T A P E A R H H O L E S .........................................................
I N C E N T I V E ......................................................
N O H E N .......................................................................
S H A P E R S ? .............................................................................

11
9
89
77
26
24
63
53

21
15
13
13
9
34
29
13

10
21
27

22
30
14
27
28

20
I TT

ic nnirn^

$ 4 .7 6
4 .9 8
4 .5 4
4 .7 1
4 .6 3
4 .7 1
4 .5 1
4 .7 1
4 .7 0
4 .9 8
5 .6 5
5* 4 9
5 .8 0
5 .6 3
5 . 22
5 .4 5
5 .9 9
6 .5 6
4 .7 4
4 .9 3
5 .2 9
3 .5 8
3 .7 4
3 .6 0
5 .2 3
5 .2 8
5 .0 5

1
1
-

-

-

-

-

-

4
2
4

3

1
1
1
2

-

-

-

2

-

-

2
2

-

-

-

-

1
-

-

-

-

-

8
6
2

-

_

-

-

-

-

-

-

-

-

-

-

-

-

-

-

-

-

3
3

-

-

-

-

3

-

-

-

-

-

-

-

-

-

-

-

1
1
1
2
2

-

-

7
4

4
2

-

-

-

-

-

1
1
-

1
1
1

-

-

-

-

-

-

3
7
3
7

-

-

-

-

-

-

2
2

1
1
1
2

-

-

4

2
2
6
2
1
1
2
2
2
1
1

See footnotes at end of table.

83
36
47

66
20
46
126

8
11 8

3 . 52
3 .5 7
3 . 47
3 .4 7
3 .5 0
3 . 46
4 .8 0
3 .6 0
4 .8 8

4

1
1
2
2

2
2

-

7
7

4

2

2
2

9
9

2
2

-

3

-

1

1
1

-

-

-

1
-

-

-

2
2

-

4
3

-

-

-

1

1

2
2
2
2
2
2

-

6
6

-

-

-

2

1

-

-

2
2
1
1
1
-

3

3

7

1
2

1
3

1
6

-

-

2

■
a

3
1
1

20
T H R E A D T R I H H E R S AND B A S T I N G
P U L L E R S .............................................................................
T I H E ....................................................................
I N C E N T I V E .....................................................
N O H E N ........................................................................
T I H E ....................................................................
I N C E N T I V E ......................................................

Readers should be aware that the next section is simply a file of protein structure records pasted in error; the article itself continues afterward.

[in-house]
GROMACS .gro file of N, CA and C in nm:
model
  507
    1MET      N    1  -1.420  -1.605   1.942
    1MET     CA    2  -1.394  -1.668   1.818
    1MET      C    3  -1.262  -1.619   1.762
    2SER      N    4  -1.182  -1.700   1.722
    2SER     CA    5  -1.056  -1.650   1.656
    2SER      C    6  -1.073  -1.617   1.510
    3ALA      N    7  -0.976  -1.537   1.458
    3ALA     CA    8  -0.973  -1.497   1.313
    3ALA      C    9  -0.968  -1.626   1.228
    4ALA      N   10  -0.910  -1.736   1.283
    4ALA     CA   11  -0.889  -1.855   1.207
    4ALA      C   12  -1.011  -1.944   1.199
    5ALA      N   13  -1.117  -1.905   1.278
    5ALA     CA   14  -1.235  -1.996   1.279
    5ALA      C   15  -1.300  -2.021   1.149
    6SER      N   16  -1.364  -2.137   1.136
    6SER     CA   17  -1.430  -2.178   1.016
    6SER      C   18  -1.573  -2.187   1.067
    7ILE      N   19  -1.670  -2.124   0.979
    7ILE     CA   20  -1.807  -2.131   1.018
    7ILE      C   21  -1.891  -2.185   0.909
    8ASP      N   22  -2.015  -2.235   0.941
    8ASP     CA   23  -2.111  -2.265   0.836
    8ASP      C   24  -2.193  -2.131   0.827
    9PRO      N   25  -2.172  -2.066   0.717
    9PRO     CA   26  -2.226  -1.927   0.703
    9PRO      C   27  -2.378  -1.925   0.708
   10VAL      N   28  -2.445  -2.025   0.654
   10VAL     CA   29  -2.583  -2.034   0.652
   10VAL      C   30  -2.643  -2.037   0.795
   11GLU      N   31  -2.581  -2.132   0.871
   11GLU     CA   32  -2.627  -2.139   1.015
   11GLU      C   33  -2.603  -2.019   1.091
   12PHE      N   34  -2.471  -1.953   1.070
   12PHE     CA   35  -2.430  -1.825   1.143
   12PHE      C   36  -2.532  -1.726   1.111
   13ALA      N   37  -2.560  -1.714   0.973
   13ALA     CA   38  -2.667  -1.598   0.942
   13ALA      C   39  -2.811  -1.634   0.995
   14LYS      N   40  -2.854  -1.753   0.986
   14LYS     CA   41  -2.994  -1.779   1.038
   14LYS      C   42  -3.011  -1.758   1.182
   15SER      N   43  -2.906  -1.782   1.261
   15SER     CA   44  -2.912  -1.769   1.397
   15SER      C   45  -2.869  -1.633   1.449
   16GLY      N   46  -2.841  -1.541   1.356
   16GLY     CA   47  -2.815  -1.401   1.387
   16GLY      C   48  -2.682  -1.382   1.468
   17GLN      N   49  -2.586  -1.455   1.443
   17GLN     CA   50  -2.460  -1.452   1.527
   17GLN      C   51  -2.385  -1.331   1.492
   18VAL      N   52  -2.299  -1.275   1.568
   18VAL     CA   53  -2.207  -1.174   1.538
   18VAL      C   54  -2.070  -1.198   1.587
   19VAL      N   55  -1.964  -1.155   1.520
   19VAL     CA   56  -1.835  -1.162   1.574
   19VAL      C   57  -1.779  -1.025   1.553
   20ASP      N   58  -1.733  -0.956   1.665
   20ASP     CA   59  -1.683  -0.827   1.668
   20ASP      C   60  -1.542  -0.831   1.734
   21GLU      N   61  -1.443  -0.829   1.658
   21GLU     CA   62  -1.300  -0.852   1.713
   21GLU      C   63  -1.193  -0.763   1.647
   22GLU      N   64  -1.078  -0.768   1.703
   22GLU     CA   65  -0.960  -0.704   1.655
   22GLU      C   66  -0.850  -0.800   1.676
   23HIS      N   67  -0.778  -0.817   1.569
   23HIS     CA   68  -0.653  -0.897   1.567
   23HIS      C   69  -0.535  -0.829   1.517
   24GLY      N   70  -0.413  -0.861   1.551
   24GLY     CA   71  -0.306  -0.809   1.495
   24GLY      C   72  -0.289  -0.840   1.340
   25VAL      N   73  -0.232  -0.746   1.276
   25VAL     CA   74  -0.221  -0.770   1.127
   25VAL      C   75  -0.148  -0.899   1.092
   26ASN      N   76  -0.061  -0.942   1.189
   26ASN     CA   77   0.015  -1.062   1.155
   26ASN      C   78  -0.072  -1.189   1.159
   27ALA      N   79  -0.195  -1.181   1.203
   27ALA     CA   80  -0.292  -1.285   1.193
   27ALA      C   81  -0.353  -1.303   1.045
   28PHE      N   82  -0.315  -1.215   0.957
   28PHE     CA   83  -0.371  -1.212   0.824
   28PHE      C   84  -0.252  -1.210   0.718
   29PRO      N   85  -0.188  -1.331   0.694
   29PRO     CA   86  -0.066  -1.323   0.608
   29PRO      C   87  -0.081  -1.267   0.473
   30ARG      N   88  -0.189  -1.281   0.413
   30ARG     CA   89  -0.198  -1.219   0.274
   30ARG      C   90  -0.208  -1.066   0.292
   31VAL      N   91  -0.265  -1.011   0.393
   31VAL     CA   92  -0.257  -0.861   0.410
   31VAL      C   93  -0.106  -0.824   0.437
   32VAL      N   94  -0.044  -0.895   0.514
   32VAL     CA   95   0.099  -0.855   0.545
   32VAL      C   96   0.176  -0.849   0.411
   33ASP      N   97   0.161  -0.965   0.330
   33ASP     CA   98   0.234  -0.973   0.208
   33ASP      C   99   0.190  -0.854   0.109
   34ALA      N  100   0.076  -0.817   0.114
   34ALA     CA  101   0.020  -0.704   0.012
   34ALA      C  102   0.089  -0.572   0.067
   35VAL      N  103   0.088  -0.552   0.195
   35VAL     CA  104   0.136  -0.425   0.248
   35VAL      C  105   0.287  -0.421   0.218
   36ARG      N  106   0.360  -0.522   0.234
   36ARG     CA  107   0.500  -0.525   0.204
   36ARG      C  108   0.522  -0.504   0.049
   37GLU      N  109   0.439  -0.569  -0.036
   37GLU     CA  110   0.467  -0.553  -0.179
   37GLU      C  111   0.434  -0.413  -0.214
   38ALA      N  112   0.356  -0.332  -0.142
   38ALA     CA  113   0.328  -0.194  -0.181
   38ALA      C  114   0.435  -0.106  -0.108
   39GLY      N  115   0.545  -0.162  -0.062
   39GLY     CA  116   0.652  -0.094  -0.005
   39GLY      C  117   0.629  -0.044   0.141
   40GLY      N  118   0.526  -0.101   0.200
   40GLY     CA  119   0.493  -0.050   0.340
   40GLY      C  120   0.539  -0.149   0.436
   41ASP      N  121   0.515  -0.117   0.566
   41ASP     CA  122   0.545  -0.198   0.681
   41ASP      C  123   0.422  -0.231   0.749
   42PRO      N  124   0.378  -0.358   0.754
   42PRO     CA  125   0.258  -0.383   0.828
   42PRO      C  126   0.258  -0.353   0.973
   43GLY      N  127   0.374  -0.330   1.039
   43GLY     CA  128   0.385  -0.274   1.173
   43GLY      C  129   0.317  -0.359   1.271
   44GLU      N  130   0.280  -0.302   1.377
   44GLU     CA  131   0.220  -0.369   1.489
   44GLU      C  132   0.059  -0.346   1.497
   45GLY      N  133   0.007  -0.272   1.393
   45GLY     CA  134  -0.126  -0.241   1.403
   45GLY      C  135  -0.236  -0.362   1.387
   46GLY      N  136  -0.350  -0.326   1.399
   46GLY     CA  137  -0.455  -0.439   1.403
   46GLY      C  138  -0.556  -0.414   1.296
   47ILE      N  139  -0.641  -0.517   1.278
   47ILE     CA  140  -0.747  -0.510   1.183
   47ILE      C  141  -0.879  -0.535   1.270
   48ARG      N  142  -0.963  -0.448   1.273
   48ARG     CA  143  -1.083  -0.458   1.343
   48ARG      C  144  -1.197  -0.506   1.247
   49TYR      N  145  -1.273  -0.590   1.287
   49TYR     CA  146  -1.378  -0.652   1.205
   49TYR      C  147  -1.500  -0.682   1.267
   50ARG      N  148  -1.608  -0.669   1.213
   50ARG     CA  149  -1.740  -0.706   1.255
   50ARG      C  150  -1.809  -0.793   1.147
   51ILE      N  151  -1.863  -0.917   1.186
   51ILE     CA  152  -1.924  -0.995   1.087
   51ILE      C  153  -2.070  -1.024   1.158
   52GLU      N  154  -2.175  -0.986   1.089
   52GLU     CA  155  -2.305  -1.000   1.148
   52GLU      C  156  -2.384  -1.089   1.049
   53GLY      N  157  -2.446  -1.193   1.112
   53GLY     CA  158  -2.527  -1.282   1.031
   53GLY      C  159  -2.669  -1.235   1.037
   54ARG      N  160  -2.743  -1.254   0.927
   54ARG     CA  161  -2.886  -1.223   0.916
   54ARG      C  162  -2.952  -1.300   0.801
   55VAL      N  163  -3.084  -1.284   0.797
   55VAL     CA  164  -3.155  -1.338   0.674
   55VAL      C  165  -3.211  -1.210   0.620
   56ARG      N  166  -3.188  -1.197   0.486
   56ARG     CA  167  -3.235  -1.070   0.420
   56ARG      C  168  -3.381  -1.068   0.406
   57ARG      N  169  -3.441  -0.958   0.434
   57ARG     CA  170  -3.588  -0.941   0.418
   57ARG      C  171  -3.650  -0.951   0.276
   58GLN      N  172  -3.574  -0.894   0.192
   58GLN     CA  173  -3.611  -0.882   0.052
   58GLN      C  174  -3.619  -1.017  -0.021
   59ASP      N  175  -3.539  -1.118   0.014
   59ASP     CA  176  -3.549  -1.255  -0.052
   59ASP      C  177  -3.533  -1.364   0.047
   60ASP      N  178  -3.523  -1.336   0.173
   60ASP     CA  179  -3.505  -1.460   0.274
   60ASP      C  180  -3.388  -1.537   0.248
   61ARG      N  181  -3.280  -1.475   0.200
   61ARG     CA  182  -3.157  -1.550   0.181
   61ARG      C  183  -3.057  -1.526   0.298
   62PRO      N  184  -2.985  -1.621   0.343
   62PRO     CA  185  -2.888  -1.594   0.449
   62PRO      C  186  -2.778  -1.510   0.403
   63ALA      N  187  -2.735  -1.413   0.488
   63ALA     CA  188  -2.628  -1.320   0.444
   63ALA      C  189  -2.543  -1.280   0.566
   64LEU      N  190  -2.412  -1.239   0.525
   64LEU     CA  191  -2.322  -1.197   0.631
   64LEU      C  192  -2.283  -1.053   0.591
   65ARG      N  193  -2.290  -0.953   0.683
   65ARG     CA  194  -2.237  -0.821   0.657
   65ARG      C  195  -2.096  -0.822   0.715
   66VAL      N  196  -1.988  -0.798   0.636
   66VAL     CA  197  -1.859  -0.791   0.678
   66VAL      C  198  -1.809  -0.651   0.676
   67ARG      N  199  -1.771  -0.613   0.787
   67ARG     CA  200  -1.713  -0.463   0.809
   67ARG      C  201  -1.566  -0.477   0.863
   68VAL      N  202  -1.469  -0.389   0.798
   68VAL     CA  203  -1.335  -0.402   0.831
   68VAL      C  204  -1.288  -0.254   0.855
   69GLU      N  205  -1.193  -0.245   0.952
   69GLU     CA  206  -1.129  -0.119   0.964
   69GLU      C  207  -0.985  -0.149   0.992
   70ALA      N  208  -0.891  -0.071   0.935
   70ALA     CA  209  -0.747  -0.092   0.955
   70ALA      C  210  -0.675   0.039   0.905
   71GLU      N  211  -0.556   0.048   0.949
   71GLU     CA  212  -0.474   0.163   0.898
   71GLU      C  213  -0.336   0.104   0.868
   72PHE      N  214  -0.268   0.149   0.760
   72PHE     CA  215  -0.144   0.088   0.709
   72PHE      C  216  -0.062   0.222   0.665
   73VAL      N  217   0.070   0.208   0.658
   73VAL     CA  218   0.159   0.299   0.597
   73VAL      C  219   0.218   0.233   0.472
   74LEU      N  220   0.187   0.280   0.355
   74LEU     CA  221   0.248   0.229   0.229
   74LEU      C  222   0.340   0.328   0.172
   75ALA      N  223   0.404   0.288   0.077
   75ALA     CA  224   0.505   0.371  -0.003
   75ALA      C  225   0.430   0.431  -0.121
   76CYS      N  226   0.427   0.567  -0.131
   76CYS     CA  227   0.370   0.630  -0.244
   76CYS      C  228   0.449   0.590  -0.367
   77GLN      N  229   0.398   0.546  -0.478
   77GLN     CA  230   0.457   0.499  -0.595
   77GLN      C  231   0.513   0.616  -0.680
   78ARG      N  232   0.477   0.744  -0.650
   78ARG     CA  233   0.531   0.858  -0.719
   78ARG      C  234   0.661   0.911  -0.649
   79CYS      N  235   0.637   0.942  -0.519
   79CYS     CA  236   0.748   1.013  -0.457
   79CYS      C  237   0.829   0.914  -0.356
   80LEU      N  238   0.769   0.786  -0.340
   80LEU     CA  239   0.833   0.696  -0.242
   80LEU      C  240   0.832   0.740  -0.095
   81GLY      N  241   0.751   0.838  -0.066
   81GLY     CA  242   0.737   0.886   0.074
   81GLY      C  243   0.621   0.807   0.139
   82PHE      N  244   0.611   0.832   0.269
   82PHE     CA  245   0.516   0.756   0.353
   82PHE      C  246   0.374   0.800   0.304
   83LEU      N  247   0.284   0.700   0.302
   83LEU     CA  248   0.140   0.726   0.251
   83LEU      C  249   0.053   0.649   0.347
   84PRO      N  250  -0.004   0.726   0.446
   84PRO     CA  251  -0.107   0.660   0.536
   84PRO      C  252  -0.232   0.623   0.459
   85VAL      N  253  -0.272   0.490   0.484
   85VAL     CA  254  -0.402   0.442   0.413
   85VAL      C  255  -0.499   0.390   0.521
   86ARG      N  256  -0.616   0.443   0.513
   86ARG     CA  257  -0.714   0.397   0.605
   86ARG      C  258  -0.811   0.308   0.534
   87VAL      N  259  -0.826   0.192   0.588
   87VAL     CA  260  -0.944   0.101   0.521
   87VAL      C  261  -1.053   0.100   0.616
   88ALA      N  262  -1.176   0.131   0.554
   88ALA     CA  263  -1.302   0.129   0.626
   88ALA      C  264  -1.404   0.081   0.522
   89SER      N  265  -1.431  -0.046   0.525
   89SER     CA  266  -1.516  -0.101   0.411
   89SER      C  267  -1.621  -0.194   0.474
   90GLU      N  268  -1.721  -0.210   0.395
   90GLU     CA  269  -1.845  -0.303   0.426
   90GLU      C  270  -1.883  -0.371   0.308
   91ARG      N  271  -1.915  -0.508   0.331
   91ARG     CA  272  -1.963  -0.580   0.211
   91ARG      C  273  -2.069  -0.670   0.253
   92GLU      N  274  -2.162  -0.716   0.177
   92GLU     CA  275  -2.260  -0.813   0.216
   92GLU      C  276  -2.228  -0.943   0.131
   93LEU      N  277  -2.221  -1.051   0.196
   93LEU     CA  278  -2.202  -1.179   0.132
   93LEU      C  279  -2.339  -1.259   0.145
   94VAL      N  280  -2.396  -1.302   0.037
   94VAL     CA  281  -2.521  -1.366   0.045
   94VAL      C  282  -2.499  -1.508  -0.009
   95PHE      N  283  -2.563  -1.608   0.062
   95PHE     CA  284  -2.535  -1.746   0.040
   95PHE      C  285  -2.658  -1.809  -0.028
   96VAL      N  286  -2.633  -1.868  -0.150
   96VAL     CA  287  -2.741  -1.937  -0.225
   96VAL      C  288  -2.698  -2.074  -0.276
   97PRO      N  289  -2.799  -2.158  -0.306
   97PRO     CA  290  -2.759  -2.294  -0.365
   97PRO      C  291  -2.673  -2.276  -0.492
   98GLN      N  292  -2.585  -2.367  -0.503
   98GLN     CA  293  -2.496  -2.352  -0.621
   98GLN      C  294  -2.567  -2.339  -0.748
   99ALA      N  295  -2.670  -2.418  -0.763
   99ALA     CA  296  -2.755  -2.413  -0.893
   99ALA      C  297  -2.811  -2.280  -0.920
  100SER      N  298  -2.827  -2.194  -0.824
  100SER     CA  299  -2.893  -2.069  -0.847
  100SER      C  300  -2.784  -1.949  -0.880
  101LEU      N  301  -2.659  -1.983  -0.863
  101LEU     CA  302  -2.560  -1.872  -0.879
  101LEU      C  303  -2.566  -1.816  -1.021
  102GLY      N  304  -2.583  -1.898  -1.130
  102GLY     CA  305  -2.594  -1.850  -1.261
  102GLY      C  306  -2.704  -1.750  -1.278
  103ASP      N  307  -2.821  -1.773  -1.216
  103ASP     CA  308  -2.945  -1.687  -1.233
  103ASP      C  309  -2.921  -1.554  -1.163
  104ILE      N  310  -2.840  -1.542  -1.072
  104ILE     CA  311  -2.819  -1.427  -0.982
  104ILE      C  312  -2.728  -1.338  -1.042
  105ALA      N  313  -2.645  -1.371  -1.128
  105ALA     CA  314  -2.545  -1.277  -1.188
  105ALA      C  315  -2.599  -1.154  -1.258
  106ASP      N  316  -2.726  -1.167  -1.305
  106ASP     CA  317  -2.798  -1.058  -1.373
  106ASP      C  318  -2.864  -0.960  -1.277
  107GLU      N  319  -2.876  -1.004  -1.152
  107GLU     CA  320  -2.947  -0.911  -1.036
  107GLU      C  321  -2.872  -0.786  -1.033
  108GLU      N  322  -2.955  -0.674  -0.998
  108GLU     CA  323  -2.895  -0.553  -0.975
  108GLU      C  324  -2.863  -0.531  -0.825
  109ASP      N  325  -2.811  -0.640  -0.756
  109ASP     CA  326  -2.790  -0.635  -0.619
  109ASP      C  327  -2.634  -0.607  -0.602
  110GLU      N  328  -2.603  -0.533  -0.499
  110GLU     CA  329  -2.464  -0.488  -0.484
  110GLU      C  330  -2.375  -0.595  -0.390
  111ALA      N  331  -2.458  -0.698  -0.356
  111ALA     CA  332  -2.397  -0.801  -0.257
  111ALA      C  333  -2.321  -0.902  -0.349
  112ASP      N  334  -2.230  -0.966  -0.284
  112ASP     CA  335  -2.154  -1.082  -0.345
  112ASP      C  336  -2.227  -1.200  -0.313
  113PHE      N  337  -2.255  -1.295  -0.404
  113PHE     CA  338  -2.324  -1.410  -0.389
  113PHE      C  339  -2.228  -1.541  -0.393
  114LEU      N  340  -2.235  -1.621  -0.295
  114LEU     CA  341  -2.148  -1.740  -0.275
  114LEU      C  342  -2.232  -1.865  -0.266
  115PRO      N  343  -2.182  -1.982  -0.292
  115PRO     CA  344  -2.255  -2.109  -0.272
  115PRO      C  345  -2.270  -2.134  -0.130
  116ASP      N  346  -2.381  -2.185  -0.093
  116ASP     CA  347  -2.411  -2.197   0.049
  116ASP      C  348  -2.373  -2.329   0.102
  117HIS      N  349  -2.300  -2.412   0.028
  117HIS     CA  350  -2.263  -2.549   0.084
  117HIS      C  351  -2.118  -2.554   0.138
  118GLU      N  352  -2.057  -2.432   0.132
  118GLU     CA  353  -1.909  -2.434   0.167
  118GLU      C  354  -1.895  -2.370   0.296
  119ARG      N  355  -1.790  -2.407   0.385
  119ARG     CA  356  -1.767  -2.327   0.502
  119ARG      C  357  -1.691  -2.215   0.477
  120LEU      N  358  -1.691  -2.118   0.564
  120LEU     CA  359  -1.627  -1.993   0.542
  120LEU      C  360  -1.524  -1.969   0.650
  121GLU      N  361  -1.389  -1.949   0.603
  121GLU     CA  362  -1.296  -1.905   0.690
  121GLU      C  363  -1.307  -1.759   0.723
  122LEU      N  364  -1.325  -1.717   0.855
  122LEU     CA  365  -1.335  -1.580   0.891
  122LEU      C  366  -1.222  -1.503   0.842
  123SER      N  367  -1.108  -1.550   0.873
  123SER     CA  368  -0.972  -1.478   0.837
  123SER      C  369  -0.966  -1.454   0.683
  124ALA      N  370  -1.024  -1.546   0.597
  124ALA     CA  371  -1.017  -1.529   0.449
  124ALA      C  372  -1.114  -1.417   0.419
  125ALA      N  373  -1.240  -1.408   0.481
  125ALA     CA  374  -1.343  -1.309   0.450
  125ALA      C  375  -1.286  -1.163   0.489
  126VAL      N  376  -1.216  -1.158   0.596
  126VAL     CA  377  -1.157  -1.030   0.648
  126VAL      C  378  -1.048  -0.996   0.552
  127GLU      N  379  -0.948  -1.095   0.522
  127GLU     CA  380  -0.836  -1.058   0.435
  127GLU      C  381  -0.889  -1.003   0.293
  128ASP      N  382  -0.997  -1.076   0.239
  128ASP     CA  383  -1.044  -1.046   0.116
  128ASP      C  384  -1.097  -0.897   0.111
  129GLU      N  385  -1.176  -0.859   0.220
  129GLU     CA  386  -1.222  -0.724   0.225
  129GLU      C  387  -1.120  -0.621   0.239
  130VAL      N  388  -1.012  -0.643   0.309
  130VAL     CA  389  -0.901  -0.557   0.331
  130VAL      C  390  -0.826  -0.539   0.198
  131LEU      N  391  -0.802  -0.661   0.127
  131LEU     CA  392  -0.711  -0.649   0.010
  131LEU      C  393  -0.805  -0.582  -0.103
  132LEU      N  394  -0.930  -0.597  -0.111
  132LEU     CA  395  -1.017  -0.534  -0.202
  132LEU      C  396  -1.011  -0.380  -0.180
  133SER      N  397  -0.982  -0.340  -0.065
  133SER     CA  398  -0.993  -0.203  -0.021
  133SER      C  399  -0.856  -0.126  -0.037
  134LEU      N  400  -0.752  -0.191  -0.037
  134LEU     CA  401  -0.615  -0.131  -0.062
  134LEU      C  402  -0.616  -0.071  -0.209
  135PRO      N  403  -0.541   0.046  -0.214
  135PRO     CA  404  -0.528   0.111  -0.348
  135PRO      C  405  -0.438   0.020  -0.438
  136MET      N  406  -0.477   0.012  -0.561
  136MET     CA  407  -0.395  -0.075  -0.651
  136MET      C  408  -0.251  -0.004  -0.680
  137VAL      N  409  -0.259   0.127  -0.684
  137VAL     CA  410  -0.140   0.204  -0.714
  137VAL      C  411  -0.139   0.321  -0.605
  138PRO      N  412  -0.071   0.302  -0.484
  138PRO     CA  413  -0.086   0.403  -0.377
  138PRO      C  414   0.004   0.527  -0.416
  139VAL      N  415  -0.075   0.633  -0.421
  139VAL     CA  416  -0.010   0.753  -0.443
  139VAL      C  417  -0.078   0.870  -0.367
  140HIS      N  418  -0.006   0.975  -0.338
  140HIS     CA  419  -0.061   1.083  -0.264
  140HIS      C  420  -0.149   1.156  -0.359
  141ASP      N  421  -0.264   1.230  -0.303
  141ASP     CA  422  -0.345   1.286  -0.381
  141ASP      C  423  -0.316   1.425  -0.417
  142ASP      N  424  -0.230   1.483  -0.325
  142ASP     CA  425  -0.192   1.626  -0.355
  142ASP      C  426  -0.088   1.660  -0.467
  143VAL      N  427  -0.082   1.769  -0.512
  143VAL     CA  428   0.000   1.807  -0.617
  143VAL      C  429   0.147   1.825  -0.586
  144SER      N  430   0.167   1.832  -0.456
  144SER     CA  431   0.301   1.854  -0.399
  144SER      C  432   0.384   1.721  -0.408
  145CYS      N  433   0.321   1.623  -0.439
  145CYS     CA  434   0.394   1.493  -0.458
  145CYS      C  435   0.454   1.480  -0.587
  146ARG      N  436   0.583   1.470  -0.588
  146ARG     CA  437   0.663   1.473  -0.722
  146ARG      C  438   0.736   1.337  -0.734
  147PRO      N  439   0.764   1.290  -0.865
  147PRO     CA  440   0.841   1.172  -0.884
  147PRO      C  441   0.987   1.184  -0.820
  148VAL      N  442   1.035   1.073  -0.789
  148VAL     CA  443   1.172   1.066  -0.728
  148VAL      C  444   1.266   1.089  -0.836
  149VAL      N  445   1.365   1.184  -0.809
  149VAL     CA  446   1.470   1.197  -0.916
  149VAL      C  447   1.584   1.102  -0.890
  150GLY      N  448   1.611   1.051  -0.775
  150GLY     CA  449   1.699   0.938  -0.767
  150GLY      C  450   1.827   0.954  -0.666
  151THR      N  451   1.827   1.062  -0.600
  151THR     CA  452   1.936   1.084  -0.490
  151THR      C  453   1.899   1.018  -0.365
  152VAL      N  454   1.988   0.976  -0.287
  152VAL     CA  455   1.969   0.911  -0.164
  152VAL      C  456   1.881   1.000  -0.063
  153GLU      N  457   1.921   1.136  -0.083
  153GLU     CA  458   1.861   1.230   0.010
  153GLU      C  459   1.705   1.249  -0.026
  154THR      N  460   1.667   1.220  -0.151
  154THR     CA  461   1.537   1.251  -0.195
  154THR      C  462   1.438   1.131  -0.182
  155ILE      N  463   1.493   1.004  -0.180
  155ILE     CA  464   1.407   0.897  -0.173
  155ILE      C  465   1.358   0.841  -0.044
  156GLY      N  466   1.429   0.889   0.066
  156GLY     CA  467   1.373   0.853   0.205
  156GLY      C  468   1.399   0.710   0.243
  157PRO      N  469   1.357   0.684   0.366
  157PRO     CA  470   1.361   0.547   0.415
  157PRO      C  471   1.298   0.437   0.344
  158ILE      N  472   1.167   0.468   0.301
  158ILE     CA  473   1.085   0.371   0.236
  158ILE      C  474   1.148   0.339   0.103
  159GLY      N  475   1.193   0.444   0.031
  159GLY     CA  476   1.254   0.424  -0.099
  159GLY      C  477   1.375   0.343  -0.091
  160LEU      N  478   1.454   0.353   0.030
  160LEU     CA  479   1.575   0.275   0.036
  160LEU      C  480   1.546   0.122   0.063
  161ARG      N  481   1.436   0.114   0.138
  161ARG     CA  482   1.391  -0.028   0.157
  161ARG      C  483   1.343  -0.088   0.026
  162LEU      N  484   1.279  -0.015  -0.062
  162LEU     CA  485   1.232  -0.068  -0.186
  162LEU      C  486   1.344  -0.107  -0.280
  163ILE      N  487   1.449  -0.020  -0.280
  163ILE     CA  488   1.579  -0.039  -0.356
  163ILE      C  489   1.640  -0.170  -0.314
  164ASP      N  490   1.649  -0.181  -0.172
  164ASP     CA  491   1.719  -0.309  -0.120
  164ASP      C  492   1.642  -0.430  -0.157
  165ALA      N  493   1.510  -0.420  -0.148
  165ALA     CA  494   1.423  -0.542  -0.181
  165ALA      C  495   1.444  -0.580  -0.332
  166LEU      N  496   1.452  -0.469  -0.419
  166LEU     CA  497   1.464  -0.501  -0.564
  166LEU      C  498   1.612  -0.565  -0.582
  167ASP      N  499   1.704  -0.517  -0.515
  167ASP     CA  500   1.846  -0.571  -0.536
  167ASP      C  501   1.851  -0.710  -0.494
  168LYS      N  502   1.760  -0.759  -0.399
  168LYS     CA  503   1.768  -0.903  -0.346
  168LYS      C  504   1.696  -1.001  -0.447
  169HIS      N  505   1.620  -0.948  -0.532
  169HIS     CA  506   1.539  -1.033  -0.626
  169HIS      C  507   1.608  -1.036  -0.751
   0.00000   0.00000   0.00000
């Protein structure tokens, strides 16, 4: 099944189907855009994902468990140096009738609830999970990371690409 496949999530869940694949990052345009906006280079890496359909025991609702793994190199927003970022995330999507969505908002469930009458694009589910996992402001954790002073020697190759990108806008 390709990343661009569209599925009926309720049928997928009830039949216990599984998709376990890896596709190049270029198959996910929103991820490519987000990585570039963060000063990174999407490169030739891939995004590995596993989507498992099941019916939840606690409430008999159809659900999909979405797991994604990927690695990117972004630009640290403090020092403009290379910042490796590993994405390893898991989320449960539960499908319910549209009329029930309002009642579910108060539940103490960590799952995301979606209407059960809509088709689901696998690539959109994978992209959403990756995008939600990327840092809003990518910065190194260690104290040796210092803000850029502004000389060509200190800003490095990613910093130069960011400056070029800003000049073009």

U N D E R P R E S S E R S i...........................................................
T I H E ....................................................................
I N C E N T I V E ......................................................




7.20
and
over

F A B R I C A T I O N — C O N T IN U E D

t i d v

t i t t h d c

Average
hourly
earnings2

P R O D U C T IO N O C C U P A T I O N S —
C O N T IN U E D

S E W I N G -H A C H IN E O P E R A T O R S 13— C O N T IN U E D
PAD C O L L A R AND L A P E L S .................................
I N C E N T I V E .....................................................
P O C K E T S E T T I N G AND T A C K I N G ..................
I N C E N T I V E .....................................................
H E N .............................................................................
I N C E N T I V E .....................................................
N O H E N .......................................................................
I N C E N T I V E ......................................................
SEW D A R T S , C L O T H ................................................
N C H E N .......................................................................
efli

Number
of
workers

11

2

3

-

8
11

2
2

3

-

8

2

-

10
2
8
8

4

-

-

8
6

2
2

2
2
2

5
4

8

1

4
4

3

8

2
1

4
4

4

-

4

-

2
2

-

-

-

-

-

-

-

4

6

2

4

4

2
2

11

7

9

-

2

7
7

-

9
7

8
2
6

3

7
4

-

-

3

4

2

-

-

-

7
3
4

6

2
2
2
2
1
1

3
3
3
-

2
2
1
1
1
2
2
q
2

-

5
4

5

1
3

3
3

2
1
10

3
4

-

-

-

7

10

4

3
3
-

_

3
3

1

5
3

8
4
4
5

2
3
7

_

-

-

-

2
2
-

-

-

-

-

1
1
1
1

3
-

-

5

1
1

-

3
5
3

c

-

-

2

-

-

3
3

2
2

-

-

-

2
2
1

-

-

-

-

-

-

-

2
2
1
1
1

-

2
2
2

3
3

-

-

2

2

-

-

-

-

-

1
1
1

2
6
6
1
1

-

3

1
1

2
2

2

2
1
2

-

-

5
5
1
1
4
4

-

-

-

6
2
2

_

1

5

-

-

2
2
-

-

2

-

2
2

-

-

-

2
2

-

-

-

1
1
1
1

2
2
2
2
6
6
4
4

-

2

-

4
4
-

-

-

-

1

3
3

1

_

-

5
5

2
2

q

2
2

2

-

1

2

-

-

-

-

-

-

2
2

-

1
1

2
2

-

-

-

-

-

-

-

-

2
10
1

5

1

2

4

-

5

5

-

9

4

6

8

7

-

-

-

-

-

-

-

-

-

9

5

9

5

4

5

4

6

8

7

_

5
3
q

2

2
-

Table 17. Occupational earnings: New York, N.Y.-N.J.1
-Regular and cutting shops— Continued
(Number and average straight-time hourly earnings2 of workers in selected occupations in men's and boys' suit and coat manufacturing establishments, April 1976)
N u m b e r o f w o rk e rs receiving stra ig ht-tim e h o u rly earnings (in dollars) o f—

Occupation and sex

S ELEC TEE

Number
of
workers

Average
hourly
earnings1
2

2.30
and
under
2.40

2.40

2.50

2.60

2.80

3.00

3.20

3.40

3.60